The Biased Eye : 13.7: Cosmos And Culture Recent events give us occasion to think about racial stereotypes and the way they may bias even the unprejudiced mind. Alva Noë points to studies showing certain associations may work unconsciously.
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The Biased Eye

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Recent events give us occasion to think hard about racial stereotypes and the way they may bias even the unprejudiced mind.

Studies have shown that prejudice can operate in us covertly. Even people who openly reject racial prejudice, for example, may express prejudice in the way they react to situations. Prejudice can operate, in the language of social science, implicitly (or unconsciously).

Remarkably, this sort of implicit bias can affect even the way we see.

To appreciate how this works, consider, first, what psychologists call "priming." If you are talking about animals, then you'll be more likely to finish the word-fragment ele__ elephant rather than elevator. As the scientists would say, the conversation has primed you for animals. Similarly, if we're thinking about or looking at faces, we'll be better — faster and more accurate — at recognizing faces (for example, if they are shown to us in poor viewing conditions).

Priming effects, it has been known for many years, can operate unconsciously. This is the idea behind so-called subliminal perception. It is possible to present you with a picture of a face so quickly that you won't be able to say that you saw a face. If I ask you, you'll say it was just a blur. Nevertheless, this brief and unconscious exposure will prime you for faces — that is, it will affect how good you are at recognizing faces.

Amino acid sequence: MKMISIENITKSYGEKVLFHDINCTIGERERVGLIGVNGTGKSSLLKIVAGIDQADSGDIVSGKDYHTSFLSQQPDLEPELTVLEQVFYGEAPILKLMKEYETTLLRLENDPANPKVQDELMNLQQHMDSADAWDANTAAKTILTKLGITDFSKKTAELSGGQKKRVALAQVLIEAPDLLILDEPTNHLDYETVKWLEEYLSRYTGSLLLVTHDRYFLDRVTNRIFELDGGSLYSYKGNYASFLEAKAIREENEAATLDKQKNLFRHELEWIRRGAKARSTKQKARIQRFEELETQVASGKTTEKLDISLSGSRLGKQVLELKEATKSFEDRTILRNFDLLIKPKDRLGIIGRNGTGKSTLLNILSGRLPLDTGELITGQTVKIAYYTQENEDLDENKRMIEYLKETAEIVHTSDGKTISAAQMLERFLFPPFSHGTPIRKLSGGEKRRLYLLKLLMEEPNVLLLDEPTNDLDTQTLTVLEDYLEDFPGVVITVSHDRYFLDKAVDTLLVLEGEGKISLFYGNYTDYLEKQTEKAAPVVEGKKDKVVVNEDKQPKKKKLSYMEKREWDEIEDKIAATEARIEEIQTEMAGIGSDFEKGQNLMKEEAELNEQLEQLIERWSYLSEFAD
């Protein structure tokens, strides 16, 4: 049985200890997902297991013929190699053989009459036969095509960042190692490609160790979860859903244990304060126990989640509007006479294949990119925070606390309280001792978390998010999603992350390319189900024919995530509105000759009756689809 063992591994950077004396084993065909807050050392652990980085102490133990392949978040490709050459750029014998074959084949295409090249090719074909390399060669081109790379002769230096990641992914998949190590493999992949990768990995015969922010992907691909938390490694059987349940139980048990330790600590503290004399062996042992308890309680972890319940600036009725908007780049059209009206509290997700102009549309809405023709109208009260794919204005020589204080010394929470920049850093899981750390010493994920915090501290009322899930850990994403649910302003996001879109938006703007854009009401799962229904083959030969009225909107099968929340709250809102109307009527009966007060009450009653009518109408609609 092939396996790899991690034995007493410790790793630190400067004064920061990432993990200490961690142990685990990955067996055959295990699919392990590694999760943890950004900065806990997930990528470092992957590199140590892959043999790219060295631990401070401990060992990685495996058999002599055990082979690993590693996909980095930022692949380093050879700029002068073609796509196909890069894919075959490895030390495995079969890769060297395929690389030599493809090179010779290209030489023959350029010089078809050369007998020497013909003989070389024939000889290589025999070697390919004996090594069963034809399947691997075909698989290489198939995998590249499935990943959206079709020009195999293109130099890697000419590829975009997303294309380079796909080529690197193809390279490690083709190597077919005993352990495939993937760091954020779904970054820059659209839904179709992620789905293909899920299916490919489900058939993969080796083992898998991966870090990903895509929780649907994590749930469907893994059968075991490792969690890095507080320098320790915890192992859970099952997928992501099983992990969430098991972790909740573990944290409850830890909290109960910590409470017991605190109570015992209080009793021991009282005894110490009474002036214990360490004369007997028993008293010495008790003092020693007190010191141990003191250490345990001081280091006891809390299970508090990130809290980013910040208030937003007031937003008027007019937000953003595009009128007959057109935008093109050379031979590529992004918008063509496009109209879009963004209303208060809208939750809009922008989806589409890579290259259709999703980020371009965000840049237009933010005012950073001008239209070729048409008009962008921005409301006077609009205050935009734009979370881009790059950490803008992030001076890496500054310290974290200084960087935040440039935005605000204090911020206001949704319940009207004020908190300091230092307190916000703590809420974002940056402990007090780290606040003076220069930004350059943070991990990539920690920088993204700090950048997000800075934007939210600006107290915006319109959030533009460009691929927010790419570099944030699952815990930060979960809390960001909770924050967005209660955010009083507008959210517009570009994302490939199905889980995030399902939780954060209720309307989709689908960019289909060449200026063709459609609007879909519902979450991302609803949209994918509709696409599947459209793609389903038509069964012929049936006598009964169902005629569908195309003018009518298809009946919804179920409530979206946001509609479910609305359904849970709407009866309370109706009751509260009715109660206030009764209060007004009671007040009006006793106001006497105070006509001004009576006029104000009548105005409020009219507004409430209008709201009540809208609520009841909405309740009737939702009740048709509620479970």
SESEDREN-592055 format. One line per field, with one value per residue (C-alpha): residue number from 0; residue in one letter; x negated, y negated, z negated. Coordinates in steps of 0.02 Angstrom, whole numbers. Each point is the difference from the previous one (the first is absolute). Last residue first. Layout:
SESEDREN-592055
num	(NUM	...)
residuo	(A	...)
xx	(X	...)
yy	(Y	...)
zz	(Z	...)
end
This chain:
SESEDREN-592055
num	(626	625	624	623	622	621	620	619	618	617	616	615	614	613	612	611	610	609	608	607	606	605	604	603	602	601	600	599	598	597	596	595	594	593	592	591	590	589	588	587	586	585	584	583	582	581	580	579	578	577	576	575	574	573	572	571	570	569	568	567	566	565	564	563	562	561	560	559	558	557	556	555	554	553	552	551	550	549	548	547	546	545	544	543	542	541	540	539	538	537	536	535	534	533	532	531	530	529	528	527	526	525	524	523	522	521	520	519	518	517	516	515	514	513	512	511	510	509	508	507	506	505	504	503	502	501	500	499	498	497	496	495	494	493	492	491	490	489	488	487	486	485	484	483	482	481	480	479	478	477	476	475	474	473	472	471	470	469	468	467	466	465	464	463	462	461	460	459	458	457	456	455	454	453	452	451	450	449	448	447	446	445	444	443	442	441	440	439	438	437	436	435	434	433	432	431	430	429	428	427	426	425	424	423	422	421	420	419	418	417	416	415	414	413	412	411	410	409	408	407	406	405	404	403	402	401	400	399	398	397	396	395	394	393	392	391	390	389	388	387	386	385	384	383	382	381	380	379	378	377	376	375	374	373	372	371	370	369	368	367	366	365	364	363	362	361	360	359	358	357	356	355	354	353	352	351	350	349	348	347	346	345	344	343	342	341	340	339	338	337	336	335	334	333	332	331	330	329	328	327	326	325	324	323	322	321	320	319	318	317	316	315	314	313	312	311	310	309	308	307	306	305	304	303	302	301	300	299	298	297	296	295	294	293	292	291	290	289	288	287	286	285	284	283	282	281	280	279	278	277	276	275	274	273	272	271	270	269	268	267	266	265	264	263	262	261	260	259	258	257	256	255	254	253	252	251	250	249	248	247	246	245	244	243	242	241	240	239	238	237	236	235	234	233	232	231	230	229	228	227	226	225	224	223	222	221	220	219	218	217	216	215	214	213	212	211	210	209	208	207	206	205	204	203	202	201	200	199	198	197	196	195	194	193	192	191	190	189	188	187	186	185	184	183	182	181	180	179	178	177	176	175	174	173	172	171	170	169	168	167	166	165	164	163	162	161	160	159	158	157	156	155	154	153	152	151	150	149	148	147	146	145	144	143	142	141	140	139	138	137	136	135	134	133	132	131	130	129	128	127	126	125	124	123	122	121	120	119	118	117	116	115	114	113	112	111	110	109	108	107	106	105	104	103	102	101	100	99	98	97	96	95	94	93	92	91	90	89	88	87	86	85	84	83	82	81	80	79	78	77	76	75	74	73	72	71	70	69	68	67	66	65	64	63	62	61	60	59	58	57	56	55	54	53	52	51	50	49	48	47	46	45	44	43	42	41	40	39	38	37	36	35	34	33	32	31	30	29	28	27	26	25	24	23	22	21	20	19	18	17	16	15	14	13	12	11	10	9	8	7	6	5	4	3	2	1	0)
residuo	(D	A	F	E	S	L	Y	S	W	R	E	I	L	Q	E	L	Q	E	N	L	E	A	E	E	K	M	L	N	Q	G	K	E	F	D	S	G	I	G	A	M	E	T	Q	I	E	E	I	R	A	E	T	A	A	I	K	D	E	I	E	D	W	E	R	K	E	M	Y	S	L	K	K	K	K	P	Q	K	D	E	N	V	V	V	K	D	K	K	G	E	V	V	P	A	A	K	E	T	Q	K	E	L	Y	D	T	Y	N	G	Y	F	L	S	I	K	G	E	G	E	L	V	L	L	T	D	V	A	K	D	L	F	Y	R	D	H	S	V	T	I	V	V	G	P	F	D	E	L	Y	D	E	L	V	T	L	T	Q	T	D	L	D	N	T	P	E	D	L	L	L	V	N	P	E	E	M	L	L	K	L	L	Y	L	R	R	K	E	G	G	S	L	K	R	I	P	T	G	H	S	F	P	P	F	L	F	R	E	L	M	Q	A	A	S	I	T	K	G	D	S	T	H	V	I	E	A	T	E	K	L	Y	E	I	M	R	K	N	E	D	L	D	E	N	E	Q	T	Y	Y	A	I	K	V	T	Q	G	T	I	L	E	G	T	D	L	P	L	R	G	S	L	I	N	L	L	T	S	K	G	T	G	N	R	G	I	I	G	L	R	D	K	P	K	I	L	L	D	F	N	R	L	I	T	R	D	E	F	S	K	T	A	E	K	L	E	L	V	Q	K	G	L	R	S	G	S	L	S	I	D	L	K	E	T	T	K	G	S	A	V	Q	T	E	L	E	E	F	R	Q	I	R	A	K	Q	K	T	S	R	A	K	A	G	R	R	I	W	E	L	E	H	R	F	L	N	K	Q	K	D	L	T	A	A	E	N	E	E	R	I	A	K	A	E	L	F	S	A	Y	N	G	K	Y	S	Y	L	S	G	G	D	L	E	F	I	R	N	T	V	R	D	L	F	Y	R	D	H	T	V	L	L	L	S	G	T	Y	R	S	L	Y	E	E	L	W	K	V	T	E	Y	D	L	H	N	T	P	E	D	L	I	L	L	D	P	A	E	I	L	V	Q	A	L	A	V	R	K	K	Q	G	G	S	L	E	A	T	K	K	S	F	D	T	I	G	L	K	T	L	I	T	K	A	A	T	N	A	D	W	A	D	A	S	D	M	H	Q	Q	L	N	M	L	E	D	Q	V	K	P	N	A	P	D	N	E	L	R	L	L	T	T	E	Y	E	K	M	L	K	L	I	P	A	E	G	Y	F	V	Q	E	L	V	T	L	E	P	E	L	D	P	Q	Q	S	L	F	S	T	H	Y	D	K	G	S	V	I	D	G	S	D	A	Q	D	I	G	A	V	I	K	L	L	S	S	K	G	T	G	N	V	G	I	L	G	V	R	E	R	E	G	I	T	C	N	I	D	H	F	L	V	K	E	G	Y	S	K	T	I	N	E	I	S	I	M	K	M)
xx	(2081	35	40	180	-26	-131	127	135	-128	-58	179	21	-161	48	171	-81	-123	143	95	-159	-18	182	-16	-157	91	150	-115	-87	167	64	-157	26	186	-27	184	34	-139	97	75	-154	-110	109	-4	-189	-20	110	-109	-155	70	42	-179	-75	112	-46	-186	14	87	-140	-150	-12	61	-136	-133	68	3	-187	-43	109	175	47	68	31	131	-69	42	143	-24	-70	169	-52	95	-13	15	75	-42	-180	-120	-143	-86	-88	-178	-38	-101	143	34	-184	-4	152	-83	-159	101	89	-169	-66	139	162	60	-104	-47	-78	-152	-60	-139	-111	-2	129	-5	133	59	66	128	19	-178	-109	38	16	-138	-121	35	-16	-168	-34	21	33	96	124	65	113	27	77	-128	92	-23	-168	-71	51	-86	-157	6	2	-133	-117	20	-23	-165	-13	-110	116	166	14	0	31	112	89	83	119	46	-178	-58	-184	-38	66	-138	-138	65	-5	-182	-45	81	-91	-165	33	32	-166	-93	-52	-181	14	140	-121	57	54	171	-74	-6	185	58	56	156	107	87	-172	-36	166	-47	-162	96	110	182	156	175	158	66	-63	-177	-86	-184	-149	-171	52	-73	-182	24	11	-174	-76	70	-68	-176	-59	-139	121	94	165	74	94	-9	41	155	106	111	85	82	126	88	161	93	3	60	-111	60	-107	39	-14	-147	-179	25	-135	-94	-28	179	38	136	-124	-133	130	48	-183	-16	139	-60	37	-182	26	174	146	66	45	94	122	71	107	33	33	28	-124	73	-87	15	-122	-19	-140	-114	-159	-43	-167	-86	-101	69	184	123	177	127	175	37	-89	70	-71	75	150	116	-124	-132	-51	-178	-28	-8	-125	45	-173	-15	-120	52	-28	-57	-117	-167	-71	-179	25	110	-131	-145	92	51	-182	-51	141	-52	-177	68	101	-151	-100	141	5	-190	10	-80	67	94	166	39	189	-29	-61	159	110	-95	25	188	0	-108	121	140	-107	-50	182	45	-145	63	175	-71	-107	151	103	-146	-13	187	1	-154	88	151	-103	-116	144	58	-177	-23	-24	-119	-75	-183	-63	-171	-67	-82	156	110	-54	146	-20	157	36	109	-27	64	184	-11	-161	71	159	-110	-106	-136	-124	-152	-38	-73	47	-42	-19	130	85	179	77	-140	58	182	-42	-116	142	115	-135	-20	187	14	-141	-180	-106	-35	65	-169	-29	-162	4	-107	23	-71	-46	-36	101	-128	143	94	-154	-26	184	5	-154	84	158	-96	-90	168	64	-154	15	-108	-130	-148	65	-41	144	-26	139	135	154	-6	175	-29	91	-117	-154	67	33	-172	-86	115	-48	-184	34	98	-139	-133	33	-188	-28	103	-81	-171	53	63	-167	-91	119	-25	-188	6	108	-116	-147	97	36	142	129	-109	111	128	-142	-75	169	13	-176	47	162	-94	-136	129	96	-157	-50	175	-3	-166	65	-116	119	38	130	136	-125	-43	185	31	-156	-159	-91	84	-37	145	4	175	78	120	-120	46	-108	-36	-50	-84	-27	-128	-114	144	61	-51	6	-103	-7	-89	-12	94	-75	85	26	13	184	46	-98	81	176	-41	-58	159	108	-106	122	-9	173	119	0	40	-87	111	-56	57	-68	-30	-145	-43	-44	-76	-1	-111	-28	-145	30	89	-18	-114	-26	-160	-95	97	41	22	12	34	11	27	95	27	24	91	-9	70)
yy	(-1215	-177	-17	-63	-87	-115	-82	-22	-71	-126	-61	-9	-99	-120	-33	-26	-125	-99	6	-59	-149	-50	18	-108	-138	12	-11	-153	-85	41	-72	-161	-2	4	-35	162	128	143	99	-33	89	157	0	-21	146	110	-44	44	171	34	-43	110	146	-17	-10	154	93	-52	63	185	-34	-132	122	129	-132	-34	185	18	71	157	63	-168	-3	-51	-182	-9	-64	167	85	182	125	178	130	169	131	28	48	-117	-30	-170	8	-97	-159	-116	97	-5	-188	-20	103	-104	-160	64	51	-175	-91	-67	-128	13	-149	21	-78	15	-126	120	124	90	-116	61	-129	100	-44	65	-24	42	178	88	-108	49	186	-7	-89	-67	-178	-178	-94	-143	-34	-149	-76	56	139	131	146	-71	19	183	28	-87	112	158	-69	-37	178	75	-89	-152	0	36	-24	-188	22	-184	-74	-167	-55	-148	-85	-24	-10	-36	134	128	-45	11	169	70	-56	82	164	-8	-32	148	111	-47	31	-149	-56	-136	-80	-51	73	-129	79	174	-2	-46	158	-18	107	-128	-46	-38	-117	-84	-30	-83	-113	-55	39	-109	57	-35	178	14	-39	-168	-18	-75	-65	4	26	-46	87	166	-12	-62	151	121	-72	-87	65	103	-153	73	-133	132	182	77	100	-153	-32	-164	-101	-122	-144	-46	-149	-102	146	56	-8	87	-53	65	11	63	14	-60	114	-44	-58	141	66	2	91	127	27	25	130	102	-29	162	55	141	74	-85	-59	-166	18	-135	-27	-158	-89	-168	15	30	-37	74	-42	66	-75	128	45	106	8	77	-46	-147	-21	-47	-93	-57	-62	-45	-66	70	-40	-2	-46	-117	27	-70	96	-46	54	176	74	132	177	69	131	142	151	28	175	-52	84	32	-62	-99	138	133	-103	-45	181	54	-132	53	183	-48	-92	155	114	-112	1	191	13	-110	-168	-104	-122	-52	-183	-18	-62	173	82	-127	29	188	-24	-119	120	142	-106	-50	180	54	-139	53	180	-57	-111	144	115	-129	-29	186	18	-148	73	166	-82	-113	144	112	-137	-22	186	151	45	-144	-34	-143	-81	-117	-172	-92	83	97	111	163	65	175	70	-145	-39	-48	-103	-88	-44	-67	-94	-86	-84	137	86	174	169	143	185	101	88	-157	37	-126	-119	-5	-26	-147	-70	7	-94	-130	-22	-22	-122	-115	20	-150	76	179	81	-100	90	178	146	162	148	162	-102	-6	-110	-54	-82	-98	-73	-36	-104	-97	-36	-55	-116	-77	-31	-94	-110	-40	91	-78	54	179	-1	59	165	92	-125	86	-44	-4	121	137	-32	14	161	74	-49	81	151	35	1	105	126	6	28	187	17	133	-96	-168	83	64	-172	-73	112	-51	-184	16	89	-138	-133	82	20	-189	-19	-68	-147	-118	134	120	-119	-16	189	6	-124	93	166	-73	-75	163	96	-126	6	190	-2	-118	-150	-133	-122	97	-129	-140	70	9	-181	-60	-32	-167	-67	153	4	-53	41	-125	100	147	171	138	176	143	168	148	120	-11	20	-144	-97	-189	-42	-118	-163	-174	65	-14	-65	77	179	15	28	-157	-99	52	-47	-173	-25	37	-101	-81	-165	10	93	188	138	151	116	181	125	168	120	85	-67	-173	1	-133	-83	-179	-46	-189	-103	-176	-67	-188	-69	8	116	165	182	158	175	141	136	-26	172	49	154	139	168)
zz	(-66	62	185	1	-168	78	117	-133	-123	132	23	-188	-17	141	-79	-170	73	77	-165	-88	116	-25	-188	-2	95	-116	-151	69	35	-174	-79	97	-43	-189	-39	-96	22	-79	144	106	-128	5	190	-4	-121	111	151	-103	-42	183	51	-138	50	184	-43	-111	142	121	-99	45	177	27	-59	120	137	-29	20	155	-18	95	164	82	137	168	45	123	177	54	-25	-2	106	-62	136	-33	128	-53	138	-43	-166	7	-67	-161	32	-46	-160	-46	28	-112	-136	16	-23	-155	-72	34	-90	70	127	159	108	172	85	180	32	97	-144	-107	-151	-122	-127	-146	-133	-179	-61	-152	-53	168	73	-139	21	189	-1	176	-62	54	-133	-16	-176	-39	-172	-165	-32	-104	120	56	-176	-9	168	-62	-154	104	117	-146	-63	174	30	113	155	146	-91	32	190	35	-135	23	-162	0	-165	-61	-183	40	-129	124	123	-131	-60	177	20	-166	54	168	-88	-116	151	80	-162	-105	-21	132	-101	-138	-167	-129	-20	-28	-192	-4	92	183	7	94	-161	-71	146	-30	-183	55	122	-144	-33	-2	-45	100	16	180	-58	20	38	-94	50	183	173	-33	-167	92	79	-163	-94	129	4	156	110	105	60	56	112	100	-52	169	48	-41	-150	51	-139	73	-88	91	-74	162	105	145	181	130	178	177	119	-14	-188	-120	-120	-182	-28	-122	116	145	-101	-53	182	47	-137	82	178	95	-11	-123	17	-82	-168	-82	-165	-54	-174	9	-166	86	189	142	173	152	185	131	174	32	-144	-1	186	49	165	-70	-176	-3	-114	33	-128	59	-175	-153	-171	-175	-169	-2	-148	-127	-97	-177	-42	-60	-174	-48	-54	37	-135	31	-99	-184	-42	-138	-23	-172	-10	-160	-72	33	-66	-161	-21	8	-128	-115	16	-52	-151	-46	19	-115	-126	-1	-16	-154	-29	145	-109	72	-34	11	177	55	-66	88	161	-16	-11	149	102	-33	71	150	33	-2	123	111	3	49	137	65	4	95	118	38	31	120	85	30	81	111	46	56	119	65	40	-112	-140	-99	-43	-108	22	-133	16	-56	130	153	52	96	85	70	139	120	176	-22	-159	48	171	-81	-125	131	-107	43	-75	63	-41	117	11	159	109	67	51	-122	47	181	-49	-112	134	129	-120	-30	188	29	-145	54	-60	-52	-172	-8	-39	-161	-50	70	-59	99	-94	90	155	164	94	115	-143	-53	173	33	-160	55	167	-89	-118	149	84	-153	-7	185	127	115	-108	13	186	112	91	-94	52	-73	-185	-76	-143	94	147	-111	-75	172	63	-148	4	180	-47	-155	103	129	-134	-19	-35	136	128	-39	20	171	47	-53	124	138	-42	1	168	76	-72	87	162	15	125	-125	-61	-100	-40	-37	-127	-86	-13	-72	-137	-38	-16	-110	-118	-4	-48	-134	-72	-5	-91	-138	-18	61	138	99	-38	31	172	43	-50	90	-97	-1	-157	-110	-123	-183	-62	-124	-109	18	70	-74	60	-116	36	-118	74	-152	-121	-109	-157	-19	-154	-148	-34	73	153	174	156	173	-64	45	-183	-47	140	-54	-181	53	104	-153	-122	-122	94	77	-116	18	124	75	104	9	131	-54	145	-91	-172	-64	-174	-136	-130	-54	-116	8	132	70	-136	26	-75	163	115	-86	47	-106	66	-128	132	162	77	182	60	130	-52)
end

It isn't in the least surprising that faces prime for faces. But it is shocking, if not exactly surprising, that exposure to pictures of faces of black men has been shown to prime for objects like guns and knives. This is what Jennifer Eberhardt and her Stanford University colleagues found in an impressive series of studies published back in 2004 (and described in detail here). The subjects in these experiments — college students at Stanford and Berkeley, and also police officers — were better at identifying hard-to-see images of guns and knives after rapid, subliminal exposure to black faces. (They were worse at doing it after brief exposure to white faces.)

What's remarkable in findings such as these is not the fact that the college kids and cops associate or link images of black men with images of tools of violence or crime. That link, after all, is a powerful social stereotype that Americans grow up with. The surprising finding, rather, is that these kinds of associations can suffuse vision itself and shape how we — or at least the study subjects — see the world.

You can listen to an accessible introduction to this work by Eberhardt herself, who is a 2014 MacArthur Foundation "genius" grant recipient, here. The New York Times also ran a short interview with her on Tuesday.